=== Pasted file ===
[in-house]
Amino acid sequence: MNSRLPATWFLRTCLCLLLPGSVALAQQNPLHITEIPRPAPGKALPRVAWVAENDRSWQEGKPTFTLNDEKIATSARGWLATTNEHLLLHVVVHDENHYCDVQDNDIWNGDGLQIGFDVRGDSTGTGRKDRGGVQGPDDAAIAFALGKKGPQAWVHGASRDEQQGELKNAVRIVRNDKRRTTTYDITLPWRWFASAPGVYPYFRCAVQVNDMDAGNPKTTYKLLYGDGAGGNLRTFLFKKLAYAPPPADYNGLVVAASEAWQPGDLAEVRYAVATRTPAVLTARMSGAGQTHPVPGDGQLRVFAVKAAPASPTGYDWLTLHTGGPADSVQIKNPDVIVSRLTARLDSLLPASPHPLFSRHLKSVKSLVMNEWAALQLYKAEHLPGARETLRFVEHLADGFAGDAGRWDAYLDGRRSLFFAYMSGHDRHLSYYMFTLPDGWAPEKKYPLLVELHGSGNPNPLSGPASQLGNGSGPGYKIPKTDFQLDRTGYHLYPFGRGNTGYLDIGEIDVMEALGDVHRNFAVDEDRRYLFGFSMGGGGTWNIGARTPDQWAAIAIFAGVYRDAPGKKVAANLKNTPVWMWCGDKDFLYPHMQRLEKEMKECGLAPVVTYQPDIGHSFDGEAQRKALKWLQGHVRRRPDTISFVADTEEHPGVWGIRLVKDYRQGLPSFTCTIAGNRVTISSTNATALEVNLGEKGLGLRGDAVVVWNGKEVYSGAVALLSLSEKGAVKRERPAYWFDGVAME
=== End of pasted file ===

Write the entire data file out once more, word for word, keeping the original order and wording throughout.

[in-house]
Amino acid sequence: MNSRLPATWFLRTCLCLLLPGSVALAQQNPLHITEIPRPAPGKALPRVAWVAENDRSWQEGKPTFTLNDEKIATSARGWLATTNEHLLLHVVVHDENHYCDVQDNDIWNGDGLQIGFDVRGDSTGTGRKDRGGVQGPDDAAIAFALGKKGPQAWVHGASRDEQQGELKNAVRIVRNDKRRTTTYDITLPWRWFASAPGVYPYFRCAVQVNDMDAGNPKTTYKLLYGDGAGGNLRTFLFKKLAYAPPPADYNGLVVAASEAWQPGDLAEVRYAVATRTPAVLTARMSGAGQTHPVPGDGQLRVFAVKAAPASPTGYDWLTLHTGGPADSVQIKNPDVIVSRLTARLDSLLPASPHPLFSRHLKSVKSLVMNEWAALQLYKAEHLPGARETLRFVEHLADGFAGDAGRWDAYLDGRRSLFFAYMSGHDRHLSYYMFTLPDGWAPEKKYPLLVELHGSGNPNPLSGPASQLGNGSGPGYKIPKTDFQLDRTGYHLYPFGRGNTGYLDIGEIDVMEALGDVHRNFAVDEDRRYLFGFSMGGGGTWNIGARTPDQWAAIAIFAGVYRDAPGKKVAANLKNTPVWMWCGDKDFLYPHMQRLEKEMKECGLAPVVTYQPDIGHSFDGEAQRKALKWLQGHVRRRPDTISFVADTEEHPGVWGIRLVKDYRQGLPSFTCTIAGNRVTISSTNATALEVNLGEKGLGLRGDAVVVWNGKEVYSGAVALLSLSEKGAVKRERPAYWFDGVAME